The frequency of Foxp3+ T regs in PBLs of all patients was not significantly higher than in normal healthy donors (mean ± SD;3.0% ± 1.9% vs. 2.1% ± 0.7%, respectively, p = 0.14) (Fig. 2b); however, the frequency of Foxp3+ T regs in PBLs was significantly increased in advanced disease as compared to in early disease (3.9% ± 2.7% vs. 2.5% ± 1.3%, respectively, p < 0.05) or in healthy donors (3.9% ± 2.7% vs. 2.1% ± 0.7%, respectively, p < 0.05). Furthermore, as shown in Table II, the frequency of Foxp3+ T regs in PBLs in cases of lymph node metastasis was significantly increased than without lymph node metastasis (3.8 ± 2.6 vs. 2.5 ± 1.2, respectively, p < 0.05). Thus, it is likely that the prevalence of T regs in PBLs increased according to disease progression. We also analyzed the correlation of T reg prevalence between TILs and PBLs in the same patient, but no significant correlation was observed (data not shown).
Table II. Prevalence of Foxp3+ T regs relation to lymph node metastasis or histological classification
Each value indicates the frequency of Foxp3+ T regs as a percentage of total CD4+ cells (mean ± SD). PBL; peripheral blood lymphocytes, LNL; lymph node lymphocytes, TIL; tumor infiltrating lymphocytes, N1; regional lymph nodes adjacent to a gastric tumor, N2; regional lymph nodes marginally distant from a gastric tumor according to the Japanese Classification of Gastric Carcinoma (26).
Increased frequency of Foxp3+ T regs in regional lymph nodes adjacent to the tumor
Regional lymph nodes in the stomach of patients with gastric cancer were classified into N1 regional lymph nodes adjacent to the gastric tumor and N2 regional lymph nodes marginally distant from the tumor. Summarized data from all individuals indicated that the percentage of Foxp3+ T regs of N1 regional lymph nodes was significantly higher than in control mesenteric lymph nodes (mean ± SD; 7.1% ± 6.0% vs. 2.9% ± 3.3%, respectively, p < 0.01), as shown in Figure 2c. In advanced disease, the percentage of Foxp3+ T regs of N2 lymph nodes (5.2% ± 4.3%) as well as N1 lymph nodes (8.1% ± 5.4%) was significantly higher than in control mesenteric lymph nodes (2.7% ± 2.9%); however, in early disease, there were no significant differences in the prevalence of T regs among N1, N2 and the control.
These observations indicated that tumor-draining lymph nodes with advanced disease exhibited an increased prevalence of Foxp3+ T regs in comparison to control mesenteric lymph nodes. Furthermore, a more extended area (N2) of regional lymph nodes as well as lymph nodes (N1) adjacent to the tumors was involved in the increased prevalence of Foxp3+ T regs according to disease progression.
Correlation between the levels of CCL17 or CCL22 and frequency of Foxp3+ T regs in the tumor
Single cells derived from tumor tissues and normal gastric mucosa were evaluated for CD14-FITC/CCL17-PE-positive cells or CD14-FITC/CCL22-PE-positive cells by flow cytometry. Representative flow data of CD14/CCL17 or CD14/CCL22 staining are demonstrated (Figs. 4a and 4b). CCL17- or CCL22-positive cells on the gating of CD14+ cells were counted and the frequency of CCL17- or CCL22-positive cells was expressed as a percentage of total CD14+ cells. As a result, the frequency of CCL17- or CCL22-positive cells among CD14+ cells in the tumor was significantly higher than in normal tissues (mean ± SD; 30.6% ± 15.3% vs. 11.3% ± 6.6%, n = 6, p < 0.05; 31.3% ± 14.9% vs. 14.4% ± 7.9%, n = 17, p < 0.01, respectively) (Figs. 5a and 5c). Furthermore, we found a significant correlation between the frequency of CCL17- or CCL22-positive cells and Foxp3+ T regs in TILs on Spearman's rank correlation analysis (n = 6, p < 0.05; n = 17, p < 0.02, respectively) (Figs. 5b and 5d).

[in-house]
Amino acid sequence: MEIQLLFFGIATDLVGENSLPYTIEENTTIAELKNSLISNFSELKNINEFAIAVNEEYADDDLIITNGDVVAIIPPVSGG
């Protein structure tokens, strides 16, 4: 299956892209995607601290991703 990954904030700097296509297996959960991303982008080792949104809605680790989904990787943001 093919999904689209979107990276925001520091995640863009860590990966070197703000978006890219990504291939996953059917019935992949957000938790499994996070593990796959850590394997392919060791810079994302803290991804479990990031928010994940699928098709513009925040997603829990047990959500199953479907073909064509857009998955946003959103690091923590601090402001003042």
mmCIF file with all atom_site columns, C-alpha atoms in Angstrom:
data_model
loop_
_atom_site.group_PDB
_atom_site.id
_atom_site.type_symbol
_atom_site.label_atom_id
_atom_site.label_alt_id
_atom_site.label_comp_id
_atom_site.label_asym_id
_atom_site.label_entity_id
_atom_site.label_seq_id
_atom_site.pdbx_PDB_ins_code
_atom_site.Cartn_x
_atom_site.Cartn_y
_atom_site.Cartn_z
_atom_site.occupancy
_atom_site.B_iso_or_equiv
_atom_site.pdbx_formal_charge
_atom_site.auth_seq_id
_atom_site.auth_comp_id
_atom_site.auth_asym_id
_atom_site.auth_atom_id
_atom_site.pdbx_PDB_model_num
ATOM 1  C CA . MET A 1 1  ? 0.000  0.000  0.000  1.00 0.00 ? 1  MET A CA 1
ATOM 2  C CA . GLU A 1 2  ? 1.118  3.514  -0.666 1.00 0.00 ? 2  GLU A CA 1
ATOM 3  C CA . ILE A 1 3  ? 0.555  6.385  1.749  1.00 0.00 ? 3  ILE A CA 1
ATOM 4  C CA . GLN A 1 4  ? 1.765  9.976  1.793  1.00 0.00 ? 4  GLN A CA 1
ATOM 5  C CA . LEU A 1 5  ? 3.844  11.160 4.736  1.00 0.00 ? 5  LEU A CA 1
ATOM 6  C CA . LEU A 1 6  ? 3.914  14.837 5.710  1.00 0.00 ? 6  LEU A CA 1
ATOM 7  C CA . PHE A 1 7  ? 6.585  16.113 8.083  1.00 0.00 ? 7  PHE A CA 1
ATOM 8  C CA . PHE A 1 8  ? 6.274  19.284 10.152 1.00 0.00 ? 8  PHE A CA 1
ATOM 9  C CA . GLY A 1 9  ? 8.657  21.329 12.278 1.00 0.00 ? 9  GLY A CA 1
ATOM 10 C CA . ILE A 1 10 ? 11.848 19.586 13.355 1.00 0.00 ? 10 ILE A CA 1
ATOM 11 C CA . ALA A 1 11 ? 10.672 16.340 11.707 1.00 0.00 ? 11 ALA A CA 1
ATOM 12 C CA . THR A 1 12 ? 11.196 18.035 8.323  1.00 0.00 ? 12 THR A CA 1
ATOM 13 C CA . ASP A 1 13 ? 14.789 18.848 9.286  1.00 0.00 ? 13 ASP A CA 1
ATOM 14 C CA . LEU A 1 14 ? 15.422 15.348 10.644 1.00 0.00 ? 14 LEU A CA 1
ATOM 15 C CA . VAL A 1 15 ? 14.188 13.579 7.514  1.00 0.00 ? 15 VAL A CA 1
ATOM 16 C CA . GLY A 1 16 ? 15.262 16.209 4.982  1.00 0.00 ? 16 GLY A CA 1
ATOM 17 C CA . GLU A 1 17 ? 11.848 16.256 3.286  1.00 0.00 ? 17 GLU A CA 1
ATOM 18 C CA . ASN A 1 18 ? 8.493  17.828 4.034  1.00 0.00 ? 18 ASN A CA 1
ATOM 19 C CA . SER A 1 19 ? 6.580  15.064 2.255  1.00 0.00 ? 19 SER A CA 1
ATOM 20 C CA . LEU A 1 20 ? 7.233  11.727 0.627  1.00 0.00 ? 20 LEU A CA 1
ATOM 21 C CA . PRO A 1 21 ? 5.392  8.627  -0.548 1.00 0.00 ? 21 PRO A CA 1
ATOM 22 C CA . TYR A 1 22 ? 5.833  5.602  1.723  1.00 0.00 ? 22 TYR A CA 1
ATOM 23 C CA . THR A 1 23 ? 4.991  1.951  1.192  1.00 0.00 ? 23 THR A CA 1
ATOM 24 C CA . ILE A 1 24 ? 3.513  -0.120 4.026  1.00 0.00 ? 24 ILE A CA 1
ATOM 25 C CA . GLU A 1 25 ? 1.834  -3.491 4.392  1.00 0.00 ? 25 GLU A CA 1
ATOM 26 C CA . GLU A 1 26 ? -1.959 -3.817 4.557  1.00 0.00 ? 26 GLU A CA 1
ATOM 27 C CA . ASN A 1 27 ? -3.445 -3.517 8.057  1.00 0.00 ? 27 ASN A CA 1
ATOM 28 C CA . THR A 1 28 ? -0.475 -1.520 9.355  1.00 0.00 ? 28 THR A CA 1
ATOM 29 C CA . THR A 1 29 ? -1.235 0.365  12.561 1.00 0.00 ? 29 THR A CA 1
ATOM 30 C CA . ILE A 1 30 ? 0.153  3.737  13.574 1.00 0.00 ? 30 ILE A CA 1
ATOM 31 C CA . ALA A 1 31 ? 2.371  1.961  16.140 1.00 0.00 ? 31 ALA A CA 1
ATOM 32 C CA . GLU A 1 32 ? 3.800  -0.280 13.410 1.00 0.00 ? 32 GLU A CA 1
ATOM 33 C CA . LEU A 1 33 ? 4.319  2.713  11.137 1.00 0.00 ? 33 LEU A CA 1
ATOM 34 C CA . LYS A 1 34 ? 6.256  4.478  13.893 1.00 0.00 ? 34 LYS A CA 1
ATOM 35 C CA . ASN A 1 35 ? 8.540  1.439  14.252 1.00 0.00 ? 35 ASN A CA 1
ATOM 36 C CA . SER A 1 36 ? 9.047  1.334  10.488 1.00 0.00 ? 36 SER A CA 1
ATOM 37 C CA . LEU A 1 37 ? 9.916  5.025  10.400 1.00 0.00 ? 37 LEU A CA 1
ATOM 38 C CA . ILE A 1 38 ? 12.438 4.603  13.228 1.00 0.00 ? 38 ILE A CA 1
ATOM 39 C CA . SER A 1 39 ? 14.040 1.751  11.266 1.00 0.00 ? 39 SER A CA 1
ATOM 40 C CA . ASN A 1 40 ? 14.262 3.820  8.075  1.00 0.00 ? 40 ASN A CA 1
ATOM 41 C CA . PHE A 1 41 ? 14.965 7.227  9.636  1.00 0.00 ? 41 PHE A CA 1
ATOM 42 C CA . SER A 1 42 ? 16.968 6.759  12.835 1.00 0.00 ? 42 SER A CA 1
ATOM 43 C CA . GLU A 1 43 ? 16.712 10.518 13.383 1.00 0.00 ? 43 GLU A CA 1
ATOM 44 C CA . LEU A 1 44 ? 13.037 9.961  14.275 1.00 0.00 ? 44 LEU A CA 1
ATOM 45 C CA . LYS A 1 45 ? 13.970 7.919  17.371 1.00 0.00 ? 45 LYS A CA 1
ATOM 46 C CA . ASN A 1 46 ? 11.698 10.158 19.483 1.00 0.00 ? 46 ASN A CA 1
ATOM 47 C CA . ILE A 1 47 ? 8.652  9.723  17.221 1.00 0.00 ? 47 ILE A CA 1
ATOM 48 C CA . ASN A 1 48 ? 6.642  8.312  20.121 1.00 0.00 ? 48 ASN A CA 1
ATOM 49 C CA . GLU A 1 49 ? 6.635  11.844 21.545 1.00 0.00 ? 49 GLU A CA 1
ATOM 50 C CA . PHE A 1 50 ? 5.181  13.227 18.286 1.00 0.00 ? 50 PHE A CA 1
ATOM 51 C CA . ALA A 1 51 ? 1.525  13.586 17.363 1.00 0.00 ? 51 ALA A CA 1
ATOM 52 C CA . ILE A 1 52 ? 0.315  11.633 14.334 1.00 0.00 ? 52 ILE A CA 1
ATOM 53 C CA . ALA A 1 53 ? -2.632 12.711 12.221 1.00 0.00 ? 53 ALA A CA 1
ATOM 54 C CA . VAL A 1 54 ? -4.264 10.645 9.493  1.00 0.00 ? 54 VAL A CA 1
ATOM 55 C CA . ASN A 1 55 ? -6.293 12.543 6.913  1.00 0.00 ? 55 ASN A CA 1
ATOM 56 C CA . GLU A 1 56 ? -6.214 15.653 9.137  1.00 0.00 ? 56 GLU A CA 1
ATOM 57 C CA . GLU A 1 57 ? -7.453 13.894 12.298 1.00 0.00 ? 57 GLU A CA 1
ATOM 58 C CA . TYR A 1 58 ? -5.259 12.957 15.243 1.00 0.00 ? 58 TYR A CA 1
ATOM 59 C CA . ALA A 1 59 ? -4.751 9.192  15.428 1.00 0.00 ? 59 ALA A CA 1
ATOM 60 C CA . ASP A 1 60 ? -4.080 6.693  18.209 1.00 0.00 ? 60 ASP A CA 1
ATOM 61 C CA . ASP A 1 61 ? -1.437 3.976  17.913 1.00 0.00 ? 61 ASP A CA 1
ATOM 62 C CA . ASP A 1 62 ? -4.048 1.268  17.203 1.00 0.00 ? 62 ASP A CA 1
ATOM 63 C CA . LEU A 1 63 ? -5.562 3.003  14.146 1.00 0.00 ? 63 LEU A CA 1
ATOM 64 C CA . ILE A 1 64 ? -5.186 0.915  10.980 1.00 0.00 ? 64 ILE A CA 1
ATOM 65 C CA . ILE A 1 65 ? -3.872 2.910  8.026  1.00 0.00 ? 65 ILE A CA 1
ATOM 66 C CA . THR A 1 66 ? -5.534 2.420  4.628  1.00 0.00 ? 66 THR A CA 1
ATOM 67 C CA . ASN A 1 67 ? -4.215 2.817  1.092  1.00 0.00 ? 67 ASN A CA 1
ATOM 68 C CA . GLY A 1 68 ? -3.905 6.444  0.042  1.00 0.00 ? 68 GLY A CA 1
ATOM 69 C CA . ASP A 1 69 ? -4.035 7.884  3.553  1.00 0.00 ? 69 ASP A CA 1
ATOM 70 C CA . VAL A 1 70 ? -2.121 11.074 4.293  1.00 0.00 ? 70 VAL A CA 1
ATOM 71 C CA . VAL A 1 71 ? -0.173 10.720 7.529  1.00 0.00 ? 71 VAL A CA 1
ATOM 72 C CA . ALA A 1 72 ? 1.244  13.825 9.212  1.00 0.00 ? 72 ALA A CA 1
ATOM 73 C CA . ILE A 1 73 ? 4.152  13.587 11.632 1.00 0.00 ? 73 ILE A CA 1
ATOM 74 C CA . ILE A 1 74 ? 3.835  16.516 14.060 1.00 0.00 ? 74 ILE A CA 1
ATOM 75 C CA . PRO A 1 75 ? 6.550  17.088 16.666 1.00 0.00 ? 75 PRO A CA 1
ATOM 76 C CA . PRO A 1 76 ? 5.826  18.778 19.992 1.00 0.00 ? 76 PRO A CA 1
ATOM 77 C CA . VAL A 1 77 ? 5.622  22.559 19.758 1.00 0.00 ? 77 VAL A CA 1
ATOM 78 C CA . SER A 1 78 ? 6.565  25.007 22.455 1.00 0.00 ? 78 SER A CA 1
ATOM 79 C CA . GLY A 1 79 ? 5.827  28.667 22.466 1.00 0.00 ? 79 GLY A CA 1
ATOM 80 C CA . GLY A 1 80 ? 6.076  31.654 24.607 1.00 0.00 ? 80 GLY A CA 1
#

T reg migration induced by CCL17 or CCL22 chemokines
To evaluate the migration of T regs induced by CCL17 or CCL22, an in vitro migration assay was performed using CD4+CD25+ and CD4+CD25− cells purified from regional lymph nodes of patients with gastric cancer (n = 9). Since Foxp3 is the most reliable marker of T regs,6, 7 Foxp3+ cells should be purified as T regs for migration assays; however, Foxp3 staining was performed by intracellular staining with permeabilization, and it is impossible to subject sorted Foxp3+ cells to a migration assay. We confirmed that CD4+CD25+ cells separated by magnetic beads expressed 90.7% ± 2.3% (mean ± SD) Foxp3-positive cells on flow cytometric analysis in 10 independent experiments (data not shown). Thus, CD4+CD25+ cells selected by magnetic beads were used for the migration assay as T regs.
Representative data of the migration assay from 9 independent experiments are shown in Figure 6. The migration of T cells induced by CCL17 or CCL22 was significantly observed in CD4+CD25+ cells in a dose-dependent manner and, furthermore, migration was inhibited by neutralizing anti-human CCL17 or CCL22 mAb. On the other hand, the migration of CD4+CD25− cells was not significantly induced by CCL17 or CCL22.
Moreover, to clarify whether T regs migration induced by chemokines is specific for tumor-associated T regs, we performed migration assays using PBLs from gastric cancer patients (n = 3) and healthy donors (n = 3). As a result, there were not significant differences in the extent of the number of migrated cells between T regs derived from PBLs of gastric cancer patients and healthy donors (Fig. 7).